In addition to the Pentecost that marked the beginning of the Church, the Bible also mentions the Feast of Pentecost a couple of times in connection with Paul, the apostle to the gentiles.
- “For Paul had decided to sail past Ephesus, so that he would not have to spend time in Asia; for he was hurrying to be at Jerusalem, if possible, on the Day of Pentecost” (Acts 20:16).
- “But I will tarry in Ephesus until Pentecost” (1 Corinthians 16:8).
Obviously, this appointment to worship God continued to be an important festival for the New Testament Church. Study more about the festivals observed by the early New Testament Church in our article “Christian Festivals.”
The Feast of Weeks, a pilgrimage festival
The Feast of Weeks was also categorized as a pilgrimage festival, one of the three seasons of the year when God’s people were to travel to “appear before the LORD your God in the place which He chooses” (Deuteronomy 16:16).
These seasons were the Feast of Unleavened Bread (which would have included the Passover), the Feast of Weeks and the Feast of Tabernacles (which would have included the adjacent fall festivals).
Eventually, Jerusalem became the central location for these pilgrimage festivals during the time the temple stood there.
“Historical texts and archeological evidence indicate that in late antiquity, during the Hellenistic and Roman eras, the pilgrimage festivals were a profoundly significant social and religious institution, bringing Jews from all over the ancient world of the Mediterranean to Jerusalem. Thousands upon thousands of Jews made these pilgrimages . . .
“While there are no verifiable numbers of yearly pilgrims, by the end of the first century B.C.E., King Herod the Great, the Roman-appointed ruler of the vassal kingdom of Judea, apparently responded to the pilgrimage needs of the city and built a vast esplanade, or courtyard, surrounding the Temple. This dramatically increased the space of the Temple environs making it possible for thousands more pilgrims to attend religious ceremonies in the sacred precincts of the Temple” (“What Are Pilgrimage Festivals?” MyJewishLearning.com).
This is reflected in the wide range of languages spoken by visitors to Jerusalem at the Feast of Weeks in Acts 2:5-11.
How to celebrate the Feast of Weeks today
The Church of God, a Worldwide Association, continues to observe all seven of the Feasts of the Lord, including what is usually called Pentecost today.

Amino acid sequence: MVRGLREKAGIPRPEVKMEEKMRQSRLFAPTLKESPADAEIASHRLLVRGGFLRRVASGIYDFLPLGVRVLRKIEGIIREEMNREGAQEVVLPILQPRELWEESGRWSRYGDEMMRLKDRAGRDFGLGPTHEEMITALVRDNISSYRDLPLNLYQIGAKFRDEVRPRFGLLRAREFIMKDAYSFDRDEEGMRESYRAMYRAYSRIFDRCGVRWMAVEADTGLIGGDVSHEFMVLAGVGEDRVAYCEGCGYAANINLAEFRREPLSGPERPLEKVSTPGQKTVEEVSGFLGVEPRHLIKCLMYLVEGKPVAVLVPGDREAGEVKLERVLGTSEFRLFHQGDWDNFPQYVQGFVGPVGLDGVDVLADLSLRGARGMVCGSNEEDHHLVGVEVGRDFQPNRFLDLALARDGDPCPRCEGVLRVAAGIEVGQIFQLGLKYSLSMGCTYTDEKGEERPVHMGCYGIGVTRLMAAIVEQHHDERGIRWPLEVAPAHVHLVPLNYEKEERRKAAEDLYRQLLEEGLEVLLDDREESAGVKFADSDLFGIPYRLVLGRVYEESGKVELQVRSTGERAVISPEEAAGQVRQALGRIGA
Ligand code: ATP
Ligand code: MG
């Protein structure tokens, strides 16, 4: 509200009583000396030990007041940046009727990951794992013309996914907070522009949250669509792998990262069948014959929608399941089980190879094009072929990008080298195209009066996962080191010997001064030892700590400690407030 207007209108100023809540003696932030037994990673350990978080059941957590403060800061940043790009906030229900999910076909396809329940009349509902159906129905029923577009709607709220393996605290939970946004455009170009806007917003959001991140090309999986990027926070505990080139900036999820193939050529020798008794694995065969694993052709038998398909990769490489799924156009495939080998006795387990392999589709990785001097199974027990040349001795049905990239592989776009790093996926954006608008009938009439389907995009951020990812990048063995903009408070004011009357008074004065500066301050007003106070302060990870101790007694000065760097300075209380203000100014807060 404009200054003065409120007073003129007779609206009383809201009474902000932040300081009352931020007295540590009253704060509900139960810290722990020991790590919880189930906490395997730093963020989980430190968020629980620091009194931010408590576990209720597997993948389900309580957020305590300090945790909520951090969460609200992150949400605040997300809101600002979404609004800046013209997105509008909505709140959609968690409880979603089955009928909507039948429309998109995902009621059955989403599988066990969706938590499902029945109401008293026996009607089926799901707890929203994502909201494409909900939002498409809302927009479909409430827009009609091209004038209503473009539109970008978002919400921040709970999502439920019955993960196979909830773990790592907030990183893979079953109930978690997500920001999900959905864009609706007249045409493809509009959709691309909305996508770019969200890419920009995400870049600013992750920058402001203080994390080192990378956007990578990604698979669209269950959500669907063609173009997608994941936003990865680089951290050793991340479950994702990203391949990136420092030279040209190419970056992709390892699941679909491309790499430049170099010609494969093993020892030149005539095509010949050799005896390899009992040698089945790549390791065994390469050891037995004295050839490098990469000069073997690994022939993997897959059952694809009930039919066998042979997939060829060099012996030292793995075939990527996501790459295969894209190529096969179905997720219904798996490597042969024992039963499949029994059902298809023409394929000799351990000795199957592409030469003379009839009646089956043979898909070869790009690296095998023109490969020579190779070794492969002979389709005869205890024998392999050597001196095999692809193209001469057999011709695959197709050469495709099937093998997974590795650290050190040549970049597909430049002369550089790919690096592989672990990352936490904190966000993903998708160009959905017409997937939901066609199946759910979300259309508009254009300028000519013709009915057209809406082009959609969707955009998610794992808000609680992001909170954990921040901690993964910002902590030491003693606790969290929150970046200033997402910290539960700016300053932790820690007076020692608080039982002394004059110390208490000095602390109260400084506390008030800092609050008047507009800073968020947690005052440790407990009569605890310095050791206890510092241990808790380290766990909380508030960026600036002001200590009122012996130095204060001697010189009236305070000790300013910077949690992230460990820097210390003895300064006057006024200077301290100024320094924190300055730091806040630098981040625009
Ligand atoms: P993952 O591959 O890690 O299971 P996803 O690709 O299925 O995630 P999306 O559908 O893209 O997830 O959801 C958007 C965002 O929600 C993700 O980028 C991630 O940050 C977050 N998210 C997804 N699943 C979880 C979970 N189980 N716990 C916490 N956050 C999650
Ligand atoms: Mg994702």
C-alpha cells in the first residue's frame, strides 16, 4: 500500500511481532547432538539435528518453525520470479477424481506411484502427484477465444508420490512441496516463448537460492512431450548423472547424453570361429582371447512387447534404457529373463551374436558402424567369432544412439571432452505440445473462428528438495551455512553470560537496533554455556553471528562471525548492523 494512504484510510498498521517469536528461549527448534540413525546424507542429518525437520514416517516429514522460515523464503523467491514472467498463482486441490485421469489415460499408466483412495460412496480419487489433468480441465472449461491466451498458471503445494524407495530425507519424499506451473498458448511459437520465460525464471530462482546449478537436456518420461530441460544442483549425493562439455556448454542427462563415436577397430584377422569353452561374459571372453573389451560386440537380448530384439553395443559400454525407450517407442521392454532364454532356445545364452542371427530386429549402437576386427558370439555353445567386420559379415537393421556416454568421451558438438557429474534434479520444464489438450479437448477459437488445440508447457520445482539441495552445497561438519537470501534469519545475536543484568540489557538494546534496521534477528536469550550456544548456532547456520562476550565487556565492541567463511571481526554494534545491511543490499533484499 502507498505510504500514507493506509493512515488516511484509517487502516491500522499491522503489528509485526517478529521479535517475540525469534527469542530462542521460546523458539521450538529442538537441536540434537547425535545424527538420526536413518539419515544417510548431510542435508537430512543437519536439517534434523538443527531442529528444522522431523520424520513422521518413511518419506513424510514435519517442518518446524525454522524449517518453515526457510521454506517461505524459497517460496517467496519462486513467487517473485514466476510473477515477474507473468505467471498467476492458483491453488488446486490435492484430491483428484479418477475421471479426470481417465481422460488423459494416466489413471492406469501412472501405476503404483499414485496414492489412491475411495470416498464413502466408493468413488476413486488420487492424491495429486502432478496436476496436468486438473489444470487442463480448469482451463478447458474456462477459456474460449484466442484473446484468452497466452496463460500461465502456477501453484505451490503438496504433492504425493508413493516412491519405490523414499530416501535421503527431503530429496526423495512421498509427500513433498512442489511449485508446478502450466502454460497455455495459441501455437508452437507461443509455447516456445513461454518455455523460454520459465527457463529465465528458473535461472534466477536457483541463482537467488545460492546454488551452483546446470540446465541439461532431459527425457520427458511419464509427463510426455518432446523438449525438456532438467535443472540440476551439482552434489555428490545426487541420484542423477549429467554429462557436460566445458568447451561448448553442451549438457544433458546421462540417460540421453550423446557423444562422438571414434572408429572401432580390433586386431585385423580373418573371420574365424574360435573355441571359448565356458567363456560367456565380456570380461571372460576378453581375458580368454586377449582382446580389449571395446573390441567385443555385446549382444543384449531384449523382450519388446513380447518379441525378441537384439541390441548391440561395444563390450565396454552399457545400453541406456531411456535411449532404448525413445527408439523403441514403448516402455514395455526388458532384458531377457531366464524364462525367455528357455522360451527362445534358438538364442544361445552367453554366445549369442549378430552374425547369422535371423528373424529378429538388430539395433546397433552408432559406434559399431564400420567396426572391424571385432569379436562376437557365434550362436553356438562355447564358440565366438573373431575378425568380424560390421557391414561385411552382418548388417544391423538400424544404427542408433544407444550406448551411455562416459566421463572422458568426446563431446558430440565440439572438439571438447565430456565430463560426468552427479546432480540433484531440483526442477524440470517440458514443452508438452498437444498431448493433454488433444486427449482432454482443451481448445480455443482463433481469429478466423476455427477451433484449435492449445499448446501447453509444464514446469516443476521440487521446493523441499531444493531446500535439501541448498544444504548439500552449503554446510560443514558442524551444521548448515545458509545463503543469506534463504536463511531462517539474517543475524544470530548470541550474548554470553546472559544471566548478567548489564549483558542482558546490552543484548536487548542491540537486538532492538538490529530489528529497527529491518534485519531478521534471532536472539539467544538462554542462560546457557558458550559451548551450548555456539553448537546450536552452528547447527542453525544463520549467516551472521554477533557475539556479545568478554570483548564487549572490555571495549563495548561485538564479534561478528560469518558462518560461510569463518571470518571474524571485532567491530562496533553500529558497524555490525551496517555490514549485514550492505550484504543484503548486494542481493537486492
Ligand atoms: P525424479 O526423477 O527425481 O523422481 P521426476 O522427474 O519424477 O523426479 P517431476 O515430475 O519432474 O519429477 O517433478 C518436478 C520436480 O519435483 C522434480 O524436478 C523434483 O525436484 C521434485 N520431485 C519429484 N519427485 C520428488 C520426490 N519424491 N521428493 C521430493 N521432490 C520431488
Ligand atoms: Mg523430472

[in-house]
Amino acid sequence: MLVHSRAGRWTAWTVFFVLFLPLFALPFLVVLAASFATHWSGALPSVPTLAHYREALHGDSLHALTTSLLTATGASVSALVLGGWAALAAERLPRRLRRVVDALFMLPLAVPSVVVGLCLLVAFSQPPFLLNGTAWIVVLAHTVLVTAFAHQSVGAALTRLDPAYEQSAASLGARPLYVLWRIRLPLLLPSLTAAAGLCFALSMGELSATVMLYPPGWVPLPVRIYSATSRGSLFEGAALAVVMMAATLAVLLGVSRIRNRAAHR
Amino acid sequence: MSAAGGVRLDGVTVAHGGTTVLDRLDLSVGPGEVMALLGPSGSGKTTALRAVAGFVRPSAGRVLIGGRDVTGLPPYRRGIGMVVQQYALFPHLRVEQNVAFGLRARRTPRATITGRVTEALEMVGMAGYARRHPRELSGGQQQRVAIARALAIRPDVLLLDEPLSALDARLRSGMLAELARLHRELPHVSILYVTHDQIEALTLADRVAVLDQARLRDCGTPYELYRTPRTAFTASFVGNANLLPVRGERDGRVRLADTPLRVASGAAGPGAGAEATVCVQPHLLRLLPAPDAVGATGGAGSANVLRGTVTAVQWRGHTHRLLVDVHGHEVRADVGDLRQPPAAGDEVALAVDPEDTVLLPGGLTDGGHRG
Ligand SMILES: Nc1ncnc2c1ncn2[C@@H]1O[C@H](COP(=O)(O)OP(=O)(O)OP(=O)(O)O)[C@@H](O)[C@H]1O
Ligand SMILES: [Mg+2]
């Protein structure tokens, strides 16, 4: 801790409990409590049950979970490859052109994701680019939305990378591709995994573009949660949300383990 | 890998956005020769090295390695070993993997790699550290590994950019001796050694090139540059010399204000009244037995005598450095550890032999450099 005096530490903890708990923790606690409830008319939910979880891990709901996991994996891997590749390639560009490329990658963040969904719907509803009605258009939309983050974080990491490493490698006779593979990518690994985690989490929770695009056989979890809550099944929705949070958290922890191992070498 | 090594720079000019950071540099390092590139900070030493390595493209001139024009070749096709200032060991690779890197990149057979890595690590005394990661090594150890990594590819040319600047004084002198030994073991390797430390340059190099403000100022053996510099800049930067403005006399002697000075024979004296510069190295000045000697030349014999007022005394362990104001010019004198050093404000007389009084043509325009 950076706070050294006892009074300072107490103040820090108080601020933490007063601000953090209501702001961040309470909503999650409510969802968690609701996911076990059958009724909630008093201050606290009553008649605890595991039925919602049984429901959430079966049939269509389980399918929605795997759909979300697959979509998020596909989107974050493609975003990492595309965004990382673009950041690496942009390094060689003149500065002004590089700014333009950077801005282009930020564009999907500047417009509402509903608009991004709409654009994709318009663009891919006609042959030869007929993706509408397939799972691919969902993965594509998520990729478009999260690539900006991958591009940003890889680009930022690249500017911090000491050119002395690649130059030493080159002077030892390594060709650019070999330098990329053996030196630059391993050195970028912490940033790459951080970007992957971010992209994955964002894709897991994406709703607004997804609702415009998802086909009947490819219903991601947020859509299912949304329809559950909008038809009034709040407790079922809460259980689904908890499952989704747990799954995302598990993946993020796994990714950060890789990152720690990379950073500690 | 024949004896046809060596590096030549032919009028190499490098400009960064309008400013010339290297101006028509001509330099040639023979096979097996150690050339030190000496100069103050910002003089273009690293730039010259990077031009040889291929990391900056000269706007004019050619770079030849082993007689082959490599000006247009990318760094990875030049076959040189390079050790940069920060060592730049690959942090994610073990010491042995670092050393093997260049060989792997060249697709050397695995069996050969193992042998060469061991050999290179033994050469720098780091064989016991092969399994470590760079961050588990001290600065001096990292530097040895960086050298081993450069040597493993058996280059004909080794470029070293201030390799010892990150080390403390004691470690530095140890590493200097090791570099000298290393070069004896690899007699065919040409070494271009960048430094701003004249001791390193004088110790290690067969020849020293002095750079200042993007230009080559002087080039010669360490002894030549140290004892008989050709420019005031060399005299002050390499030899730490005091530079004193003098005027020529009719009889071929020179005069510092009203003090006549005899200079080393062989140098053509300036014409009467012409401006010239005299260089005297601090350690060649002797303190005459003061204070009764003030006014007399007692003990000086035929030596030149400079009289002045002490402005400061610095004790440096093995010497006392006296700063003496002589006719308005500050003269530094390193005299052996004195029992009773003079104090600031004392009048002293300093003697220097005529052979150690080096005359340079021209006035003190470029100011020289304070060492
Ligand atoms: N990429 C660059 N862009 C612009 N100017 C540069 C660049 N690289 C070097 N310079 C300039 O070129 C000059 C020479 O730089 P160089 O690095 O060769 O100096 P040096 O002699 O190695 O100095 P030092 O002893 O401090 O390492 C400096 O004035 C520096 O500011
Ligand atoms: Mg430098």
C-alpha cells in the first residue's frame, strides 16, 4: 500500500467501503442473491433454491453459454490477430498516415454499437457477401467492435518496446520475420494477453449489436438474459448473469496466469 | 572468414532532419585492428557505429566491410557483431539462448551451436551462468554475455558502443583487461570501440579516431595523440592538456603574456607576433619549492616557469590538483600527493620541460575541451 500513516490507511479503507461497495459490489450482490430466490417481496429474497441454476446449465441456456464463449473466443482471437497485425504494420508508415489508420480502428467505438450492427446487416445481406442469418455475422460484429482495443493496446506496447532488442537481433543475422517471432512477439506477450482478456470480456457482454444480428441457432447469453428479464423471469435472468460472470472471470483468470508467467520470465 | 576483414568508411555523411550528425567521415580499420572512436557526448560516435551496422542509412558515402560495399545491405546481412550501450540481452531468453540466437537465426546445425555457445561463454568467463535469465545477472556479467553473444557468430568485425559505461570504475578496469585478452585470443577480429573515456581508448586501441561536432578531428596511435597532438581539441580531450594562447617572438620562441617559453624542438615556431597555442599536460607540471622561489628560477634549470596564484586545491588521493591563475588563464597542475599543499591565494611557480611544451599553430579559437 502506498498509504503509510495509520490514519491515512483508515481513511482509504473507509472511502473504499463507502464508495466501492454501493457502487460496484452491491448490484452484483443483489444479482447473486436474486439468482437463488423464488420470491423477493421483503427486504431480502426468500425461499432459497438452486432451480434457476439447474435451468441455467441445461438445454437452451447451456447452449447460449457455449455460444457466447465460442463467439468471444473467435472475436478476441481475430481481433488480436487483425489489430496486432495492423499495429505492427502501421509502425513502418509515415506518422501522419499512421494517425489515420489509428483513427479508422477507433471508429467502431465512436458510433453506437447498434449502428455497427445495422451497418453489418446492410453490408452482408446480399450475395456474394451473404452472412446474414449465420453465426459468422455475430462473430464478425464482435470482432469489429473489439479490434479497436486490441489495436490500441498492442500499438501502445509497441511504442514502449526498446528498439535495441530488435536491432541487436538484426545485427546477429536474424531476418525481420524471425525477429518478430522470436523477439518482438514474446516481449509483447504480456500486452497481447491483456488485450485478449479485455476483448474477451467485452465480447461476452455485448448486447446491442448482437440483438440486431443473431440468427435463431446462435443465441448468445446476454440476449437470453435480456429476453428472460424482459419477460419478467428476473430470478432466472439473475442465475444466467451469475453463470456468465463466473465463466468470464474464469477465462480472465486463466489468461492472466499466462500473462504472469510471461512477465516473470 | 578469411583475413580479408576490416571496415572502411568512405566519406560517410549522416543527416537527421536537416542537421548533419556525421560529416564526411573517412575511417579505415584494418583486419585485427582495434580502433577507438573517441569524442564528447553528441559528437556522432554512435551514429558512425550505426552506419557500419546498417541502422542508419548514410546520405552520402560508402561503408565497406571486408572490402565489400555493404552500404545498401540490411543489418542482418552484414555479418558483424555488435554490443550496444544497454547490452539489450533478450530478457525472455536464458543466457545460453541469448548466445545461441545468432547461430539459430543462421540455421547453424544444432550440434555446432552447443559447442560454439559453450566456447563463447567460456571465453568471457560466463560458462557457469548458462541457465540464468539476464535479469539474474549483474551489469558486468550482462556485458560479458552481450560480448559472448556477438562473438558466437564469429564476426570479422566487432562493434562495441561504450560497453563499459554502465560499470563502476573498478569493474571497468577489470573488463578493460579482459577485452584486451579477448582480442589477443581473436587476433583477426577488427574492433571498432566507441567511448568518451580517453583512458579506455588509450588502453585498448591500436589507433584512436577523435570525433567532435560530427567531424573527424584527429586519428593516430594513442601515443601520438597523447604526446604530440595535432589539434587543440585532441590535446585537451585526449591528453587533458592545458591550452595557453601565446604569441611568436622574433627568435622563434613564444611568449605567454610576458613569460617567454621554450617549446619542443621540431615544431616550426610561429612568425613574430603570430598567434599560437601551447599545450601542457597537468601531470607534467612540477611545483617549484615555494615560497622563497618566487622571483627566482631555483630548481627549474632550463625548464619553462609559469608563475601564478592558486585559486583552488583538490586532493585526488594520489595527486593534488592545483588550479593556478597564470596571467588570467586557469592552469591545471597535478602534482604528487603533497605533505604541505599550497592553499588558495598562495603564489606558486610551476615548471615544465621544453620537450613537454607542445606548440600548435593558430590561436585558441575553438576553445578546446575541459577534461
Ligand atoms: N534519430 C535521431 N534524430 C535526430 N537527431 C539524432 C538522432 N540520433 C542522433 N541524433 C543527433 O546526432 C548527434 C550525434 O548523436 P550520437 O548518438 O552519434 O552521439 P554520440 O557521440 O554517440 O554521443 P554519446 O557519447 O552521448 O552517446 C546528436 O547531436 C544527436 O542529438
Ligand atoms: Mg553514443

In order to be like the early disciples in Acts 2:1—“all with one accord” “when the Day of Pentecost [has] fully come”—the Church counts “fifty days to the day after the seventh Sabbath” (Leviticus 23:16). That 50th day is the day on which Pentecost is to be observed. This is the way the Church determines the observance of Pentecost.
You can find the festival dates on our “Festival Calendar” and in our booklet From Holidays to Holy Days: God’s Plan for You.
The Feast of Weeks is both a festival and a holy day. God commands, “You shall do no customary work on it” (Leviticus 23:21). It is also a “holy convocation”—a sacred assembly or meeting. As on the other Sabbaths and holy days, Church members meet together to worship God and learn about the meaning of these holy times.
A typical meeting includes congregational singing, an opening prayer, a short spiritual message, followed by another song, announcements and, on each holy day, the collection of an offering (Deuteronomy 16:16-17). A longer sermon comes next, followed by a concluding song and a closing prayer.
On holy days like Pentecost there are usually two services, but an offering is taken up only in the first service.
Messages focus on the meaning of Pentecost. Here is a brief summary from our article “Festival Meaning”:
“Pentecost, which is the 50th day counted beginning with the first day of the week (Sunday) during the Days of Unleavened Bread, represents the day upon which the New Testament Church—referred to as ‘firstfruits’ (James 1:18; Revelation 14:4)—began with the outpouring of the Holy Spirit (Acts 2). After understanding that Jesus died for our sins, we must repent of our sins in order to receive the Holy Spirit (Acts 5:32). The festival meaning also reminds us that once baptized, we must allow God’s Spirit to lead us (Romans 8:8-9).”
Church members enjoy feasting on the spiritual food, but also on delicious physical food. Holy days also provide more time for meaningful fellowship that helps bond the members together.
If you would like to know more about the Church that sponsors this website and observes the seventh-day Sabbath and seven annual festivals, see our “Who We Are” page.